You mostly can’t go directly from Beirut to Tyre (unless late at night). You will need to get to Sidon, where you will find minibuses going to Tyre (Sour). It’s another 1 hour or so to get to Tyre from here. It’s difficult to tell the exact price at the time you would be visiting, as local currency fluctuates, but when we visited in 2019, each section was about 4 USD.

On the way back from Tyre to Beirut, there are often direct minibuses stopping at Sidon. We got pretty late and arrived to the Tyre bus stop area by about 8.30pm. We actually had to wait almost an hour for the minibus to get full and leave. But at least we didn’t have to change minibuses and got directly to Beirut.

How to Travel from Beirut to Baalbek

To travel to Baalbek, also go to Cola intersection and ask the drivers. As we found out, there are no direct minibuses (or maybe we couldn’t find them), so you should go to Chtoura first, where you will change to another mini-bus going to Baalbek. The minibuses stop very close to the archeological site. Overall this will cost around 6-7 USD (depending on the lira exchange rate at the time).

How to Travel from Beirut to North of Lebanon

Travelling to Byblos, Batroun and Tripoli is nowadays possible from downtown area. You will need to head to the Martyr’s square and hop on a bus from there. This is due to the fact that Charles Helou station has been closed for a while now (no idea if they will reopen it). There are big buses all the way to Tripoli, stopping at several spots, including at Batroun, the white beach area, Byblos, etc. The price in 2019 was about 4 USD. The price was the same notwithstanding where you were going.

You will also find smaller buses, which are slower, but have many more stops across the coast.

To get off at the small coastal towns – like Byblos or Batroun – you have to ask the driver to stop on the main highway. Similarly to go back to Beirut, you will have to wait at any spot where buses can stop. This is certainly not very comfortable but it’s doable.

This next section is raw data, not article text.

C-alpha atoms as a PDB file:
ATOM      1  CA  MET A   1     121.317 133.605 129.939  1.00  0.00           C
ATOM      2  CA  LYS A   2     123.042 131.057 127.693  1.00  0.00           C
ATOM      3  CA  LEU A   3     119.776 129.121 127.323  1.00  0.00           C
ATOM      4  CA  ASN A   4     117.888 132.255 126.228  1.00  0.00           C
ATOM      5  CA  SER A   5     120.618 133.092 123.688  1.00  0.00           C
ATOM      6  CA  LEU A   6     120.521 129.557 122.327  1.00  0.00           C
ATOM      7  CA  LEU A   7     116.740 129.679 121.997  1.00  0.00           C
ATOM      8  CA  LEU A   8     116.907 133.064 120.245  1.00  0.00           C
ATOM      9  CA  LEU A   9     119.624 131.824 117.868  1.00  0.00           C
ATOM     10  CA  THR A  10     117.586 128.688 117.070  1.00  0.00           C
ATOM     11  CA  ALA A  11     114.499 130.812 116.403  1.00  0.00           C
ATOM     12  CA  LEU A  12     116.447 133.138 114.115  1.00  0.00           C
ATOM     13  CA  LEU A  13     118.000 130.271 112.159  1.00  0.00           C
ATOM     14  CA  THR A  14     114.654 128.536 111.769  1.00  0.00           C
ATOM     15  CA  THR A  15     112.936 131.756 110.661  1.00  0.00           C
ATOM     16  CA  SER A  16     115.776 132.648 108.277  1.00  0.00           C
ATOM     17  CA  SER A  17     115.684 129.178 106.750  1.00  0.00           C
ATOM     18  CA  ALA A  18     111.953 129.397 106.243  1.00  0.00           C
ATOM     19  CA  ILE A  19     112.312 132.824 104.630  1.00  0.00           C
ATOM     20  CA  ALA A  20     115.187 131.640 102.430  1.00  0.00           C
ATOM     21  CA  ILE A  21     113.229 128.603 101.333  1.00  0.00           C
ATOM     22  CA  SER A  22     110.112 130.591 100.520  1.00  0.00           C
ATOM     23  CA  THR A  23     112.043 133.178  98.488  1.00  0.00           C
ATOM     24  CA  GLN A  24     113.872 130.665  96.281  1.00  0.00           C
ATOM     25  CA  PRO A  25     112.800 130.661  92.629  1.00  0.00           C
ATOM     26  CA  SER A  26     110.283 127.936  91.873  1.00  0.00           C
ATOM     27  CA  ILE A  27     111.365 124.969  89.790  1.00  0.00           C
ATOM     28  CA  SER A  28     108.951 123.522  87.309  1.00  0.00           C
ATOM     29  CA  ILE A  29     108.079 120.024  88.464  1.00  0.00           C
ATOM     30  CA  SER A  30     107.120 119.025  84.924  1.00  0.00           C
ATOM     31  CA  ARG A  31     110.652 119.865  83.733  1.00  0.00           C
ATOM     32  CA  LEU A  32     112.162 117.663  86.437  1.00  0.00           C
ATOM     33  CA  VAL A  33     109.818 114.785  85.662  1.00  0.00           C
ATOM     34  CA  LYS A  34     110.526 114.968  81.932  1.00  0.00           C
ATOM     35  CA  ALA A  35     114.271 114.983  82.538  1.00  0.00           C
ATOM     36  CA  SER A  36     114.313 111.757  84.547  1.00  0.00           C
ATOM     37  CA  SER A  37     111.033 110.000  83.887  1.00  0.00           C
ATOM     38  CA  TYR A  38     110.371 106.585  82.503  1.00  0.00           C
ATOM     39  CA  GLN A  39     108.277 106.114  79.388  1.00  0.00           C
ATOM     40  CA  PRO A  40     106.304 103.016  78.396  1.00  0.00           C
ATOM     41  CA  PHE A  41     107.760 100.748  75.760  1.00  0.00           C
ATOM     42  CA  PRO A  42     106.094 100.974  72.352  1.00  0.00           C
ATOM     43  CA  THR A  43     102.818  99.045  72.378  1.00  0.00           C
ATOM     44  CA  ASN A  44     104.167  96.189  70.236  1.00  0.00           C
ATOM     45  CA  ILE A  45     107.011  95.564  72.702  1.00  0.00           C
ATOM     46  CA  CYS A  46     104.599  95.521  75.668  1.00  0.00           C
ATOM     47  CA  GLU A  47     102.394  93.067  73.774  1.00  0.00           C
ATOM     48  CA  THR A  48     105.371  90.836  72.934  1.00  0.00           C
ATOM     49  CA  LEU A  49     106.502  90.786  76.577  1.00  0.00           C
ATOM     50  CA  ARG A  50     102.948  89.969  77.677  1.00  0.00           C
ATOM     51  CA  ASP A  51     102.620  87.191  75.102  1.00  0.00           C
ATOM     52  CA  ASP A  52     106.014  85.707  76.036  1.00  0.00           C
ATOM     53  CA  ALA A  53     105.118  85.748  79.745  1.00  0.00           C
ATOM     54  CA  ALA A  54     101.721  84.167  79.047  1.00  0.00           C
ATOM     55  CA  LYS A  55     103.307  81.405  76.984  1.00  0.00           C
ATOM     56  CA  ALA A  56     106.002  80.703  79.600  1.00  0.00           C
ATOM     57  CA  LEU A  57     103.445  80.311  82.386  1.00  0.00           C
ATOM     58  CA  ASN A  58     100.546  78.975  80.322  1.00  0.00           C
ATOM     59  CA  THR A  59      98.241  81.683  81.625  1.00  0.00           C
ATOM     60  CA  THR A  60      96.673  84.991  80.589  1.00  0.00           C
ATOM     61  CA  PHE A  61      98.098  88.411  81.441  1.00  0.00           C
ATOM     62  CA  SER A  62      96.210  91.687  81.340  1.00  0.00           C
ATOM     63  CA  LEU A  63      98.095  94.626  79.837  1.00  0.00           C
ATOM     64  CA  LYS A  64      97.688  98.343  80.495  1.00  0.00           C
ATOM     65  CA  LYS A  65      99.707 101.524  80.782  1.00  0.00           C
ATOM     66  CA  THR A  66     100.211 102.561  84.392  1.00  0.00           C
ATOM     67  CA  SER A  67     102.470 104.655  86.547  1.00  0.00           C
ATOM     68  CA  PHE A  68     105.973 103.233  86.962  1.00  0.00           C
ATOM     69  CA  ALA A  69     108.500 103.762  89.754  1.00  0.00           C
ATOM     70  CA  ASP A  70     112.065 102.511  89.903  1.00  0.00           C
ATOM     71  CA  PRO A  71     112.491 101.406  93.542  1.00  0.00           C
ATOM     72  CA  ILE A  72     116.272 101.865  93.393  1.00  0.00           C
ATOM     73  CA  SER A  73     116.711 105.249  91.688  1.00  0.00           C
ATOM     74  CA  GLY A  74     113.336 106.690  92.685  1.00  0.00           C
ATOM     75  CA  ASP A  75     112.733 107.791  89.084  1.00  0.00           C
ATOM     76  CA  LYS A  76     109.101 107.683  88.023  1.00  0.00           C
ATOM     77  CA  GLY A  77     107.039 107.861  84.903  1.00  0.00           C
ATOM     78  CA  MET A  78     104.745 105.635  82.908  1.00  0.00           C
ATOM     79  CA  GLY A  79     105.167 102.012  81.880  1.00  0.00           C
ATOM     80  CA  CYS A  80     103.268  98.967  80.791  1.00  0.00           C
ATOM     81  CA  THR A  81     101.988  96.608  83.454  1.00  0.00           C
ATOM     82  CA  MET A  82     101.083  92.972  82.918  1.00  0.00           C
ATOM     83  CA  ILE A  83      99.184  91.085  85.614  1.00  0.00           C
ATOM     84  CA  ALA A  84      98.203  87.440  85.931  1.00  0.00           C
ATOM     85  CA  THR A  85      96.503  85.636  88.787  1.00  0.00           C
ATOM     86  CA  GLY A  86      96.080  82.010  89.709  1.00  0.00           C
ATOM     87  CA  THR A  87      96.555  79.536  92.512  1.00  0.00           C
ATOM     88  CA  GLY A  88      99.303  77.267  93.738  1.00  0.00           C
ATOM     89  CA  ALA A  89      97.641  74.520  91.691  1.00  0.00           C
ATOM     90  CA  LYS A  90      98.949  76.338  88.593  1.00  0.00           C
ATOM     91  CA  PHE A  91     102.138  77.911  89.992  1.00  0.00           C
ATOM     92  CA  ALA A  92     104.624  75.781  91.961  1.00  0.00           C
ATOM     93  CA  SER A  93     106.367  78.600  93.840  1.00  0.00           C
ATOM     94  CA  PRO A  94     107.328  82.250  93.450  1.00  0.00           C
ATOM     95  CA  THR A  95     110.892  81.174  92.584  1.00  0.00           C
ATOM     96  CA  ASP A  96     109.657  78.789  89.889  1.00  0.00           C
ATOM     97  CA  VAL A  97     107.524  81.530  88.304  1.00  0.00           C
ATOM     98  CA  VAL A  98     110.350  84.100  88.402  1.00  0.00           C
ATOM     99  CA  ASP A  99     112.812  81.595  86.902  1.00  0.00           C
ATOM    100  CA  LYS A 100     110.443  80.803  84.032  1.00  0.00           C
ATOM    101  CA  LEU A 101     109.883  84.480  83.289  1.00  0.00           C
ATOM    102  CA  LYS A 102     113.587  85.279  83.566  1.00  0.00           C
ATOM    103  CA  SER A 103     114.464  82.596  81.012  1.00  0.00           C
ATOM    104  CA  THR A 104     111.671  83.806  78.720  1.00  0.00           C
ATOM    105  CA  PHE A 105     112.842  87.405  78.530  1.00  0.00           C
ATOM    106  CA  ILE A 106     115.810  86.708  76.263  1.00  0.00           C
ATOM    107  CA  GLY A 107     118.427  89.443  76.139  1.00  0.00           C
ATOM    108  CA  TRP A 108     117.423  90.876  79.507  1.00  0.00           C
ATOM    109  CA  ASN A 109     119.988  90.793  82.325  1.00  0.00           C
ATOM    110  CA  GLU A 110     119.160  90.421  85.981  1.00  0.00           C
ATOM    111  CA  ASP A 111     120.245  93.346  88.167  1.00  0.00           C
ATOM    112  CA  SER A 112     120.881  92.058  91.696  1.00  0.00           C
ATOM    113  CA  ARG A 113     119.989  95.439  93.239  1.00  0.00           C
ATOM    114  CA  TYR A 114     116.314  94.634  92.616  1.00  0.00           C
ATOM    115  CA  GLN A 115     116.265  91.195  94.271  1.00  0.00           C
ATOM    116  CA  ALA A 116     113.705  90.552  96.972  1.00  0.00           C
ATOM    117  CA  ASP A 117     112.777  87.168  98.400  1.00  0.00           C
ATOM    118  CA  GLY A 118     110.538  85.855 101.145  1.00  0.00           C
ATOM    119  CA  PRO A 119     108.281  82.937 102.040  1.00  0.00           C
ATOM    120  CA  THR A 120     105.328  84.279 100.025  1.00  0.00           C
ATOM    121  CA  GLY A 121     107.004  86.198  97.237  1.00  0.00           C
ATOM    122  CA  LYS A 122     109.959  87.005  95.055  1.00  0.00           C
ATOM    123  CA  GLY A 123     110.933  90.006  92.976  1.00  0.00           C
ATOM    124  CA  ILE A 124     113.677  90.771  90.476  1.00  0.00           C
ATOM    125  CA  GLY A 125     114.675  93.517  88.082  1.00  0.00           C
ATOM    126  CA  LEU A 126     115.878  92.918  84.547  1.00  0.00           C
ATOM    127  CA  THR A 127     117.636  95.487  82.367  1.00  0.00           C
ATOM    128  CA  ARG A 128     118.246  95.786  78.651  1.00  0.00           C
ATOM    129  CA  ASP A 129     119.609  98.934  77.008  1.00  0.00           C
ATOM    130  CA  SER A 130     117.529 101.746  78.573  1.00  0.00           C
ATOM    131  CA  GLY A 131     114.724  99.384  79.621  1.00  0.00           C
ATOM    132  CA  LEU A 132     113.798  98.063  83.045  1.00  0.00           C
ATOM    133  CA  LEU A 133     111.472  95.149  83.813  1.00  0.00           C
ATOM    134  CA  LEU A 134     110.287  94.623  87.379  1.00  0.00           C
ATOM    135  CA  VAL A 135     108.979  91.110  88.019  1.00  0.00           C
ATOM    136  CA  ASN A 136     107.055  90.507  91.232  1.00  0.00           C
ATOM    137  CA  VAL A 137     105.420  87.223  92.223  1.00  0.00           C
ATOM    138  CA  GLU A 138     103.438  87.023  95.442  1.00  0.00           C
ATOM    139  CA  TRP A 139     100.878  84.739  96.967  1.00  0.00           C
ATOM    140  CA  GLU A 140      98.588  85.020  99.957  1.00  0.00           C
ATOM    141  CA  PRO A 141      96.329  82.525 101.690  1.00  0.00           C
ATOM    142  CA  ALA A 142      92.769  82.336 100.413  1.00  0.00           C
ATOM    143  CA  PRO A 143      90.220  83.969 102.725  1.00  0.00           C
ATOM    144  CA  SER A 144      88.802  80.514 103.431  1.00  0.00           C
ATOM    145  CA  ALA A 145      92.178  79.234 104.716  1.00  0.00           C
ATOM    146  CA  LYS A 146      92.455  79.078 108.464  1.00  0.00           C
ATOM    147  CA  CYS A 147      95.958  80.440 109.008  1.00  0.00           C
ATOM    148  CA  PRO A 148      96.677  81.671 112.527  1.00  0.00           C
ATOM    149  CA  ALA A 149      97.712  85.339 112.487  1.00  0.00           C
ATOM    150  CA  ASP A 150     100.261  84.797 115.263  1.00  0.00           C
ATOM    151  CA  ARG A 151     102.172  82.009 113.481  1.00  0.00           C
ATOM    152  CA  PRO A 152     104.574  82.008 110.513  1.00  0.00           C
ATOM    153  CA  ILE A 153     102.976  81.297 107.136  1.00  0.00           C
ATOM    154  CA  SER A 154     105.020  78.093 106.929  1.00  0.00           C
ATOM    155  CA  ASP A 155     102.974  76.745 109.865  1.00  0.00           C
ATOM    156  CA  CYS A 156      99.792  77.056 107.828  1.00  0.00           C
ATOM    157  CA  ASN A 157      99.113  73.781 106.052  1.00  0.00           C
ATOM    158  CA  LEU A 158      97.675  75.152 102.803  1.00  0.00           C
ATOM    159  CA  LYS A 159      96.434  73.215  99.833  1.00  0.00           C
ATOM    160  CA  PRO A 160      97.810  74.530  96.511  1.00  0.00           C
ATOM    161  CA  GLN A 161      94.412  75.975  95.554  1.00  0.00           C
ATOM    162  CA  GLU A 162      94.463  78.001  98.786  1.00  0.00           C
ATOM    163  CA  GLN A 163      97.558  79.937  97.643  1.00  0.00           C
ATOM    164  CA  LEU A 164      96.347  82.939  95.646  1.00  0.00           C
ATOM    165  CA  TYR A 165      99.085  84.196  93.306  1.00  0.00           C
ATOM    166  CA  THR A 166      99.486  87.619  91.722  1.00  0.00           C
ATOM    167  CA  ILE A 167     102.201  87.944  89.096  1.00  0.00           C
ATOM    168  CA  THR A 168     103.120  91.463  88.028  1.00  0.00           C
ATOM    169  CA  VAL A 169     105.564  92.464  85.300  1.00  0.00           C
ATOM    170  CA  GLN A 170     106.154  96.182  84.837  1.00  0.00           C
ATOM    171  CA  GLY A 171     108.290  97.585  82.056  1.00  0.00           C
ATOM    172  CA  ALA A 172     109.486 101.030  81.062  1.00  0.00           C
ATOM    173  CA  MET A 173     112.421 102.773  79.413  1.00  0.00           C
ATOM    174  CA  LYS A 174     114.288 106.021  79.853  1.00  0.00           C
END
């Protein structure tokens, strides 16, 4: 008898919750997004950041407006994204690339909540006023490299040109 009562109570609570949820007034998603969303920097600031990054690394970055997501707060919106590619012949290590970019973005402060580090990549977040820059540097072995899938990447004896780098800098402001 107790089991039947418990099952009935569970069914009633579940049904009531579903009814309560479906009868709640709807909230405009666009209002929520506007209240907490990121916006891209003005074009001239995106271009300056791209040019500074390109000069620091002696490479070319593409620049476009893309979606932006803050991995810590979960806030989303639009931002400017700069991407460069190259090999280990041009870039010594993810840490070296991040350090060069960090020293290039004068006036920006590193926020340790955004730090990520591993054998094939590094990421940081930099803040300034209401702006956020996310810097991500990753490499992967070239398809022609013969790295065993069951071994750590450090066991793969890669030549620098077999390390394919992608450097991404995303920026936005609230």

Note: one thing we noticed is that the Servees taxis to Charles Helou don’t work at the same rate. They wanted far more. We didn’t understand why, so we decided to find a point near this Bus station and tell them to get us there. After that we walked a few minutes to the bus station. Similarly, from Charles Helou we would get on the main road and get the Servees from there.

How to Travel from Beirut to Jeitta Grotto and Jounieh

Travelling to Jeitta Grotto is somewhat more complicated. You can take one of the buses going north, get off at Nasr El Kalb and take an Uber or taxi from there, as no public transport goes up the Grotto. It was too much hassle, so we ordered Uber, which delivered us there from Beirut for 16 USD. From the Grotto to Jounieh teleferic Uber was 8 USD.

Rest of the Country

We decided not to go to Bsharri and to the forests, as it was impossible by public transport. Your only choice are the tours, which would be about 100 USD per person.

Beiteddin and Mousa castle also can’t be reached by public transport, so Uber would be an ok option, rather than more expensive tours.